New & Notable: 30 Minutes or It's Free

Animer Fatahal-Delil was a deliveryman for Pizza Pizza. He was working, delivering pizza, when he is alleged to have struck and killed Marek Suchowski. The Crown alleged that Fatahla-Delil was negligent in the operation of his motor vehicle and that his dangerous driving caused the death of Mr Suchowski. He elected trial before a judge and jury.

Prior to trial the Crown brought a motion to tender evidence of Pizza Pizza’s “30 minutes or its free” policy. The conduct related to the Crown’s theory that there were pizza boxes in a delivery satchel from Pizza Pizza located in an alley near the scene. The Crown alleged that this evidence supports an inference that excessive speed was a factor and one that Fatahal-Delil was concerned about following the incident, given the disposal of the pizzas.

The defence was not prepared to admit that the 30 minutes or its free policy was in effect at the time of the incident; alternatively if it did exist it had no impact on the driver’s conduct.

O’Marra J held that this evidence of post-offence conduct would be admissible at trial: 2013 ONSC 4012.

First, O’Marra J noted that:

[w]hether the defendant was speeding at the time of the incident or had a motive to speed is an important live issue on this trial. Evidence that the defendant sought to distance of himself from the policy would be relevant to those important issues [para 11].

Second, O’Marra J explained that a limiting instruction will accompany the admission of the evidence. The instruction is as follows:

There is no direct evidence that those items were placed where they were found by the defendant after the incident. There is no evidence that anyone saw him place those items there. The combination of evidence on this issue is circumstantial that he did place those items there. The Crown is not obliged to prove that he did so beyond a reasonable doubt. However, if you find that he did place those items there you may consider that for a limited purpose.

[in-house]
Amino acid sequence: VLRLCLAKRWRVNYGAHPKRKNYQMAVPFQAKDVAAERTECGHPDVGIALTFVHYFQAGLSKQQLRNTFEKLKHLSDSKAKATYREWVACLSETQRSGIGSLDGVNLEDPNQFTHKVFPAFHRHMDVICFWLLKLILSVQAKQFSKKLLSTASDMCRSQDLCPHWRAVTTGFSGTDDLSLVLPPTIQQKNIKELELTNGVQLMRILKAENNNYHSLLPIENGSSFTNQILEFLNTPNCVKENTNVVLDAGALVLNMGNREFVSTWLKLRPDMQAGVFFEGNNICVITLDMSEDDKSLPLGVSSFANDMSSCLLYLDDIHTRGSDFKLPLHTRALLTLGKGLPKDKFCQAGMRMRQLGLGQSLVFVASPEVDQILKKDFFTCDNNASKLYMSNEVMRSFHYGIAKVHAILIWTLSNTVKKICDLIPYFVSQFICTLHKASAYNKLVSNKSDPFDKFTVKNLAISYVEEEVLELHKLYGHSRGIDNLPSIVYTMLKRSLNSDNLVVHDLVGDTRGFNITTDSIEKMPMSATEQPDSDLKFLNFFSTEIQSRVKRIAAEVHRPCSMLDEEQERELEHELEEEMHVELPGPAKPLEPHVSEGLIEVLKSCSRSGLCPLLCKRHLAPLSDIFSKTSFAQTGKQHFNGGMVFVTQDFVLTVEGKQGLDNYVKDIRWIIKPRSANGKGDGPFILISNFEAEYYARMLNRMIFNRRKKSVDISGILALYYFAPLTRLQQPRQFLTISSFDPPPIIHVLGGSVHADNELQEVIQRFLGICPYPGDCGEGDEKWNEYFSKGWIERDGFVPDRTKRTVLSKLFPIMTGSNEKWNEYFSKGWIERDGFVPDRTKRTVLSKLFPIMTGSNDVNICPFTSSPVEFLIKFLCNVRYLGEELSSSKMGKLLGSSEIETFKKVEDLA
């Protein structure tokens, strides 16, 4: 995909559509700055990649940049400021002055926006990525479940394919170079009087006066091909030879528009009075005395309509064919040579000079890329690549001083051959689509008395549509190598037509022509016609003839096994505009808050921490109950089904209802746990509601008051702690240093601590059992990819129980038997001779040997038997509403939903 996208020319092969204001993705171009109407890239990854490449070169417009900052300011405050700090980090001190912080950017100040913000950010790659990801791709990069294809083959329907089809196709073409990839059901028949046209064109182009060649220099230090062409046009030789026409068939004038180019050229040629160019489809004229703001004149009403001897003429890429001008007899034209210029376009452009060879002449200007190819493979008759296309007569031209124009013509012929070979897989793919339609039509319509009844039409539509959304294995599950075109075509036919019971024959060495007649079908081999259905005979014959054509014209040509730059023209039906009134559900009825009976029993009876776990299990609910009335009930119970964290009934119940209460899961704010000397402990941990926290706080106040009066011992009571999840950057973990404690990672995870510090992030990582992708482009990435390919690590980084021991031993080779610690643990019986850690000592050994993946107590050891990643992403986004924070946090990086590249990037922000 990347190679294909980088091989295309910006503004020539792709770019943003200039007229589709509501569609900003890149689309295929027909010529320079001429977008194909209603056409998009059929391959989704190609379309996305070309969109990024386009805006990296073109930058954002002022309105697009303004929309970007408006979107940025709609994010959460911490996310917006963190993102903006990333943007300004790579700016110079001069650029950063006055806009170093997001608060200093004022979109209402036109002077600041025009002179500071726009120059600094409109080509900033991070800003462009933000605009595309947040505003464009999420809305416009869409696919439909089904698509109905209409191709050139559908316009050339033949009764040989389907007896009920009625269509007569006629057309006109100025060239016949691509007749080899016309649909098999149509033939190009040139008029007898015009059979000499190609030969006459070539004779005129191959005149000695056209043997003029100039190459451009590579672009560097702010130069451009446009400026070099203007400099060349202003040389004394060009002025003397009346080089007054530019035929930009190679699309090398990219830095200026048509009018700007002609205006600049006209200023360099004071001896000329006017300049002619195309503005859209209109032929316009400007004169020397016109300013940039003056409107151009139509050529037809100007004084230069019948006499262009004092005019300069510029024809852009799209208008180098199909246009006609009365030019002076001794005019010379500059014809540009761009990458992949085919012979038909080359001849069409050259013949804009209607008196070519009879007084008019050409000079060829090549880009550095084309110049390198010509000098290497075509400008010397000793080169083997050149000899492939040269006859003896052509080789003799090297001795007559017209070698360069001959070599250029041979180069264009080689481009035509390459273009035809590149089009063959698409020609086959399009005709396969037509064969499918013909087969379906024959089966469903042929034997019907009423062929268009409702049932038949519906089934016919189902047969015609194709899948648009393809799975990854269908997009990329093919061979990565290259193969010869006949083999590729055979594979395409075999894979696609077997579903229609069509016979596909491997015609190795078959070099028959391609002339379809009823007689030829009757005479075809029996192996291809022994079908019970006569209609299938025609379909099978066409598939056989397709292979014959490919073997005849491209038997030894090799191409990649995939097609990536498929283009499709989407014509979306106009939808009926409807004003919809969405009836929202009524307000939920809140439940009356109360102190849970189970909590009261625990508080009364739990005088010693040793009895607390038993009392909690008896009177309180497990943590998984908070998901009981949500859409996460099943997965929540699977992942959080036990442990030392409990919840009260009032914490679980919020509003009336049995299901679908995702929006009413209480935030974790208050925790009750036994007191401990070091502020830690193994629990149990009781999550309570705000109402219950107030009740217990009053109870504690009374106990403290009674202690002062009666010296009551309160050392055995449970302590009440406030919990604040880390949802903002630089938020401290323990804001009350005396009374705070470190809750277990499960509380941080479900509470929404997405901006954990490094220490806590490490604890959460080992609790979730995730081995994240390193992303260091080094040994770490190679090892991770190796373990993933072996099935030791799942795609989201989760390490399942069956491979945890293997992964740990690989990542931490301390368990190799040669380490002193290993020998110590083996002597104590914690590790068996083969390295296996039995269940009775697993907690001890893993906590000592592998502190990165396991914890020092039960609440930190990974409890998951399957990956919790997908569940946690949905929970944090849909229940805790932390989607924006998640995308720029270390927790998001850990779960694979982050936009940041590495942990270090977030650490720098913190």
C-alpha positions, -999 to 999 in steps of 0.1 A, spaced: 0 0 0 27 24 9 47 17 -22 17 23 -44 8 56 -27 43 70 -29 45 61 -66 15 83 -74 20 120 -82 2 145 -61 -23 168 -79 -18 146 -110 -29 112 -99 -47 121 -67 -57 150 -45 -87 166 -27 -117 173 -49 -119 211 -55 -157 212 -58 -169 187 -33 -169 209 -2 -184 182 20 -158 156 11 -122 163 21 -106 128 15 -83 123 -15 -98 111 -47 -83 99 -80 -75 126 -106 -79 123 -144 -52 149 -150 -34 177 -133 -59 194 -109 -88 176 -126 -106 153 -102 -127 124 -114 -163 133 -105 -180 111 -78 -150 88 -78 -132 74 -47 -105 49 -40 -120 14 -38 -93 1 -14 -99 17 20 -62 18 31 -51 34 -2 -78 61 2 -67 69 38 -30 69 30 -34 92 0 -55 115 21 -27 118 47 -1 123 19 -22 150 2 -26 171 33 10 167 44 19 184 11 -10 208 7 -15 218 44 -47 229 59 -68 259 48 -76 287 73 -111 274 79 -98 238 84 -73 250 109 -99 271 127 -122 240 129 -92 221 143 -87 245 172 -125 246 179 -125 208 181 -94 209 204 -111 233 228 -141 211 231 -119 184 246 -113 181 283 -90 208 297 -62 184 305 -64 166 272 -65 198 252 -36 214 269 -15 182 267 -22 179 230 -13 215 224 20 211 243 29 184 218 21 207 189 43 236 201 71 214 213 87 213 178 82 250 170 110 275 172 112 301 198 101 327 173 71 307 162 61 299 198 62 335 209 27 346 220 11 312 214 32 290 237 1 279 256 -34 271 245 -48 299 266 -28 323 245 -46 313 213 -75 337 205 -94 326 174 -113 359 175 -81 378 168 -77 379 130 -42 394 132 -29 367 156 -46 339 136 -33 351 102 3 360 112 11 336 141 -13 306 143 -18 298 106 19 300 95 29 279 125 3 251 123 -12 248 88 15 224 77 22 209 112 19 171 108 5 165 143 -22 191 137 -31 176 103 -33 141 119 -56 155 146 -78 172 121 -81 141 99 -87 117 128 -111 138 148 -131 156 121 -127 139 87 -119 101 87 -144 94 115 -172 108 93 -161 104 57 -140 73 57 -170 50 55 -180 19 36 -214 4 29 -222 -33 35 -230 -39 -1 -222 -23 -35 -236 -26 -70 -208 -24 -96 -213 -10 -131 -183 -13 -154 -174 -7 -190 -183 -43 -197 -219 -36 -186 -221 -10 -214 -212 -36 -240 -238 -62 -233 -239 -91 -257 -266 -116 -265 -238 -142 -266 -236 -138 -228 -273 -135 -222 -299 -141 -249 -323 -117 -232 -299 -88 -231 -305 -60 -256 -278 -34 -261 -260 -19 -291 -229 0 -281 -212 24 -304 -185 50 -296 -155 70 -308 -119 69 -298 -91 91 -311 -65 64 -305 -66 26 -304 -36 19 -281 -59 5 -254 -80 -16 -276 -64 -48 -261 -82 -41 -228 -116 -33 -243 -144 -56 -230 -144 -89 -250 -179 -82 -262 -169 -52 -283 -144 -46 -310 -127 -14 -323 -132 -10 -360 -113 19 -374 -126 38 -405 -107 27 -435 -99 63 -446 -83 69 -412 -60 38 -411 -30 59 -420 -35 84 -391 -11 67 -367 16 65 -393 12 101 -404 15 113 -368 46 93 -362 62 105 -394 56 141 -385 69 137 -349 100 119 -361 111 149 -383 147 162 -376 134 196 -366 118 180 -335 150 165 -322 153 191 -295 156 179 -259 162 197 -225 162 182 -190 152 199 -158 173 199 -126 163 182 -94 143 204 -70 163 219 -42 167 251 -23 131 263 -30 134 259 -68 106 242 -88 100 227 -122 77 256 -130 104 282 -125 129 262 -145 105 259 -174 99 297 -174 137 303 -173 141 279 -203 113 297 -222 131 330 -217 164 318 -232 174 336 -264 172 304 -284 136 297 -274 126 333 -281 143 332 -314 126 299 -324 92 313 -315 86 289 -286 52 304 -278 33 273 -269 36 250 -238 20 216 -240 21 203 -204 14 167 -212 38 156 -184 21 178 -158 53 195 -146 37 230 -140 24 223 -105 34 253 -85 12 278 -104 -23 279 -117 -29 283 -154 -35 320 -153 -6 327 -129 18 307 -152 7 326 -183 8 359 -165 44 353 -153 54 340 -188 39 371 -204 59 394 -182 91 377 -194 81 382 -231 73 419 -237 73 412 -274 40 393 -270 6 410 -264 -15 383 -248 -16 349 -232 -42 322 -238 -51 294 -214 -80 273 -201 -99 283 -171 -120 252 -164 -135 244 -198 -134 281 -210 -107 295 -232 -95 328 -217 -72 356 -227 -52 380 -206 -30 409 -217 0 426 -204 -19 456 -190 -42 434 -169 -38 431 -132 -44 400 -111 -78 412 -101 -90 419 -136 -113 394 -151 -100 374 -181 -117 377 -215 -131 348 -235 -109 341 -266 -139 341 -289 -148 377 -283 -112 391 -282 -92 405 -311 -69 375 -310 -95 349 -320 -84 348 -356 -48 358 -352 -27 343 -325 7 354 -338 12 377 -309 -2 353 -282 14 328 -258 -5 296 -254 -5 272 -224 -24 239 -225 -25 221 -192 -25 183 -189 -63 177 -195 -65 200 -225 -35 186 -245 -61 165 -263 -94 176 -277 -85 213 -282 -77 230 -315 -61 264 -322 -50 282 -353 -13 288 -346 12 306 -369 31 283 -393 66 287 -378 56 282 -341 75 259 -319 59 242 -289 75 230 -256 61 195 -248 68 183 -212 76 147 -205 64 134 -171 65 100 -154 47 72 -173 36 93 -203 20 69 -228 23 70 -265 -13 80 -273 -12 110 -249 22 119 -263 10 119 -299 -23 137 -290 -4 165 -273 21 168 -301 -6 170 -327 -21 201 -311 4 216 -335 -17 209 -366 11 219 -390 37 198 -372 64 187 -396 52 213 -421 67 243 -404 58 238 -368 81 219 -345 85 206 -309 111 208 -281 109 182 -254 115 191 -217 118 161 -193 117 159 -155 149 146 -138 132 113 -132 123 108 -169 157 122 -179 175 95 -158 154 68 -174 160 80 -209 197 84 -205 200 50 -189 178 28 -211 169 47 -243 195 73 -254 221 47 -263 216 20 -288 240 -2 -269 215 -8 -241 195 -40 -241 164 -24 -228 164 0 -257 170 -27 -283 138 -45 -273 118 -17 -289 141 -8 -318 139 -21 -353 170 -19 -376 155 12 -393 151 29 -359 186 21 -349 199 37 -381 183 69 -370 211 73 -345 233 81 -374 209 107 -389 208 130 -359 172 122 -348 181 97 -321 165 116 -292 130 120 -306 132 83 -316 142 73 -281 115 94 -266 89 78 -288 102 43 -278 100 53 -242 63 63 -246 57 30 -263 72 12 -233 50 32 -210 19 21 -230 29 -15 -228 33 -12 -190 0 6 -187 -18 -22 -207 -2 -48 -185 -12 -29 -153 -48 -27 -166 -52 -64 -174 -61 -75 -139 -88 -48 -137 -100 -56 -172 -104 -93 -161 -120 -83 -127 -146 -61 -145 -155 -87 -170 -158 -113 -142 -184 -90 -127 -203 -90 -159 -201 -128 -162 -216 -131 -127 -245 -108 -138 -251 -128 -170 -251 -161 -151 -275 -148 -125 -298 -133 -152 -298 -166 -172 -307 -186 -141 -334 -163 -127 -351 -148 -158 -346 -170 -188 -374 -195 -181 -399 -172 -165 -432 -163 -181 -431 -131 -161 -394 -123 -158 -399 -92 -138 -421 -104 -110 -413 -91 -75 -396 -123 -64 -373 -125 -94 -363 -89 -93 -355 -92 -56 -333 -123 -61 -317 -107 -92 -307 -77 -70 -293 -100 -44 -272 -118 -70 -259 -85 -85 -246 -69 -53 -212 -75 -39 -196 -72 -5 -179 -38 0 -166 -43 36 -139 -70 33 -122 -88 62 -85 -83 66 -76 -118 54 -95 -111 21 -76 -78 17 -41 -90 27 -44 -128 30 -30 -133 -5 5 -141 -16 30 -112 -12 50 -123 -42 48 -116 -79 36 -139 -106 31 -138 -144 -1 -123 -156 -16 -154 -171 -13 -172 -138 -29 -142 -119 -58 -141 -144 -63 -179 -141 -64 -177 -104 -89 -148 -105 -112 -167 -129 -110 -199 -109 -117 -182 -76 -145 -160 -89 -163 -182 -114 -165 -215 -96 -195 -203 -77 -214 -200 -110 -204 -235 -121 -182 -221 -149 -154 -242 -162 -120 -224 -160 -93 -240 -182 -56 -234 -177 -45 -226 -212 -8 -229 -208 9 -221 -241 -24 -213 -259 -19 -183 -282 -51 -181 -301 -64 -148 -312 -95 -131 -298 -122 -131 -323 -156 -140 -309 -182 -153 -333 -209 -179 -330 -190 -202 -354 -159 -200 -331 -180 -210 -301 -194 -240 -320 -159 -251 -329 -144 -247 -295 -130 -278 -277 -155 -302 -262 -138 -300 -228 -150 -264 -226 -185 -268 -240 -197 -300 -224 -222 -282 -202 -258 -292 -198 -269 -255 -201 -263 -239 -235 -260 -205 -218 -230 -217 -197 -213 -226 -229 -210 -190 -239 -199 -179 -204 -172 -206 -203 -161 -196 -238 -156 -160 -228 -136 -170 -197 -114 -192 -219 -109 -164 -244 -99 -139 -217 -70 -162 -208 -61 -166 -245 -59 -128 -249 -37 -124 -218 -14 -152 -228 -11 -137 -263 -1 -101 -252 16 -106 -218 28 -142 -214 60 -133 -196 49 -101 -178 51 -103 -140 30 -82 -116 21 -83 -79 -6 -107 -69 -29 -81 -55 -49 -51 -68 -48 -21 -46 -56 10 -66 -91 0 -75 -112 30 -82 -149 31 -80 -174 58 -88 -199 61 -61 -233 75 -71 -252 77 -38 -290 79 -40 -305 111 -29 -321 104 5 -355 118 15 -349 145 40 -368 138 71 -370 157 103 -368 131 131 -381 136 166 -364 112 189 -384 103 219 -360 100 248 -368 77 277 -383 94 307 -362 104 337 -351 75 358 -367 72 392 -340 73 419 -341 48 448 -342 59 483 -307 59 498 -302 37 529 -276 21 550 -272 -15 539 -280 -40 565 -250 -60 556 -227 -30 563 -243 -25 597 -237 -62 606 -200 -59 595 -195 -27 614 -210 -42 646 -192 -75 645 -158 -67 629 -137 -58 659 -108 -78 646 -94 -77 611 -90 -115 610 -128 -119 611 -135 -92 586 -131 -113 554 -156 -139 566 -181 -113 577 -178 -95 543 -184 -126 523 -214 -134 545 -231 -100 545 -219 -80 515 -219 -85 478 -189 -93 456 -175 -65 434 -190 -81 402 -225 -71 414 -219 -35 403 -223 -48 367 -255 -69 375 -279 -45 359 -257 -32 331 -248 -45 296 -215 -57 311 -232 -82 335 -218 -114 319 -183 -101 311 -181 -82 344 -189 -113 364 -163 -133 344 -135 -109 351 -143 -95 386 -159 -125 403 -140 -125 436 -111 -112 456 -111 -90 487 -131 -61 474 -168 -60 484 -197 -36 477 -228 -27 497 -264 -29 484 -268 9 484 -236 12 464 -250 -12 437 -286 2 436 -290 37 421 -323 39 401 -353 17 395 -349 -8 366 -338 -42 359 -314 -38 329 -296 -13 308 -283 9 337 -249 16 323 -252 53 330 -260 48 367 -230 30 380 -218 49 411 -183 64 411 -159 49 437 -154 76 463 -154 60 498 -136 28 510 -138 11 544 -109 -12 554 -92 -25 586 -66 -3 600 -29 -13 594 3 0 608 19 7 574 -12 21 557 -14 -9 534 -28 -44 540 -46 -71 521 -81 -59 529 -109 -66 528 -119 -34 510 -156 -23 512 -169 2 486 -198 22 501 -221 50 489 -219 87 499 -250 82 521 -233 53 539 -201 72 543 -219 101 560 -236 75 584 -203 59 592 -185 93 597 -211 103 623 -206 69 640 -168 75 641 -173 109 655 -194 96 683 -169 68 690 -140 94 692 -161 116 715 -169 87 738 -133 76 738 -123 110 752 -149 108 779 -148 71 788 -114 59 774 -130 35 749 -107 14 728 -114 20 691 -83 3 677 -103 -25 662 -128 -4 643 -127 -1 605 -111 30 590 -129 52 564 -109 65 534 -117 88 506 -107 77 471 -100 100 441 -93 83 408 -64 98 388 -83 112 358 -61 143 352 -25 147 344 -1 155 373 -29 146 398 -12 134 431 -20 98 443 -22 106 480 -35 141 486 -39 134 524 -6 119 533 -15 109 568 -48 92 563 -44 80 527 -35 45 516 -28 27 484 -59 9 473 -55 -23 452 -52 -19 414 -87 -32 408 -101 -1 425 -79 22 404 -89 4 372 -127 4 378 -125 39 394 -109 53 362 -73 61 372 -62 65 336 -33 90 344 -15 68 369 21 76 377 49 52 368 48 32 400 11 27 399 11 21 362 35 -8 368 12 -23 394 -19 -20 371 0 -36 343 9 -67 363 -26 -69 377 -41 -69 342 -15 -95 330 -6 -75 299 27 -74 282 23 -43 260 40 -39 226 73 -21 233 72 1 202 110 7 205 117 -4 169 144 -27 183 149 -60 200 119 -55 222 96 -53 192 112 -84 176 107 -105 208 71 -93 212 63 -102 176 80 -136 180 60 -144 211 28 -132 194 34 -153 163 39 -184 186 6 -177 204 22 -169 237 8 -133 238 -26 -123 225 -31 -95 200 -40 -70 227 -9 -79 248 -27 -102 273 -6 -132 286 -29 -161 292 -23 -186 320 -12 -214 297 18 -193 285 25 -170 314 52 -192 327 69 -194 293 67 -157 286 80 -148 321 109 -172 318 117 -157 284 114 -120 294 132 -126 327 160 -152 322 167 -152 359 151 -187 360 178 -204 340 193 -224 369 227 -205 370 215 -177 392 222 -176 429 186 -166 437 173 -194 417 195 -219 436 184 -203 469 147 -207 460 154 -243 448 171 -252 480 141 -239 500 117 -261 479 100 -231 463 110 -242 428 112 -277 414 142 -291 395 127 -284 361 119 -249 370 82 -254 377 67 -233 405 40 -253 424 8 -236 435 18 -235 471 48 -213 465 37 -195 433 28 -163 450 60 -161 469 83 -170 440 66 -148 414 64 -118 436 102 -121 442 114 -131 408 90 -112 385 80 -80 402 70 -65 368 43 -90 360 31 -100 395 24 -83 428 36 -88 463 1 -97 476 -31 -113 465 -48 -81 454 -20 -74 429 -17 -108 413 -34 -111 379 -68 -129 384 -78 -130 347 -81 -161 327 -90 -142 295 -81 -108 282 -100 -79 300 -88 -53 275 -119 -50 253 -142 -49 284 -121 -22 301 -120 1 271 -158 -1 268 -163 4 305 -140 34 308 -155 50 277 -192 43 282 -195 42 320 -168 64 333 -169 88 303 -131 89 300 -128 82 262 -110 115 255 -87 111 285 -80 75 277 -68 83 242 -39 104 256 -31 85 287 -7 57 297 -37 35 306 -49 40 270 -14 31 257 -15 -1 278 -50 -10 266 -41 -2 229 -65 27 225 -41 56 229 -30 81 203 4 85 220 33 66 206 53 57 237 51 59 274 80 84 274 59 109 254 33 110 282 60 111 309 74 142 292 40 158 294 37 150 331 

If the defendant did place those items where they were found you may consider that it may have been because he was concerned about his potential jeopardy. The concerns specifically would relate to whether he was speeding in order to make a timely delivery in accordance with the current policy of Pizza Pizza.

If you find that this was the case this does not mean that he was conscious of committing a criminal level of driving in the incident. He may have been conscious of committing a less serious, non-criminal act such as careless driving or speeding. Those offences are provincial charges and not criminal. They are not before you for decision.

The limited and only use you may make of this evidence if you find he removed those items to where they were found is whether he did so out of concern for a link between his assigned pizza delivery and the company policy of "delivery within 40 minutes or customer does not pay" that may have caused him to speed.

You may not use this evidence as proof of criminal negligence or dangerous driving or to elevate dangerous driving to criminal negligence. If you do not find he moved those items to where they were found you should not consider that evidence for any purpose.

Whether the removal of the items was an attempt to conceal a motive to speed preceding the impact is for you to decide. You must look at this matter in light of all the evidence. It is on a consideration of all the evidence that you decide whether the Crown had proven guilt beyond a reasonable doubt [para 12].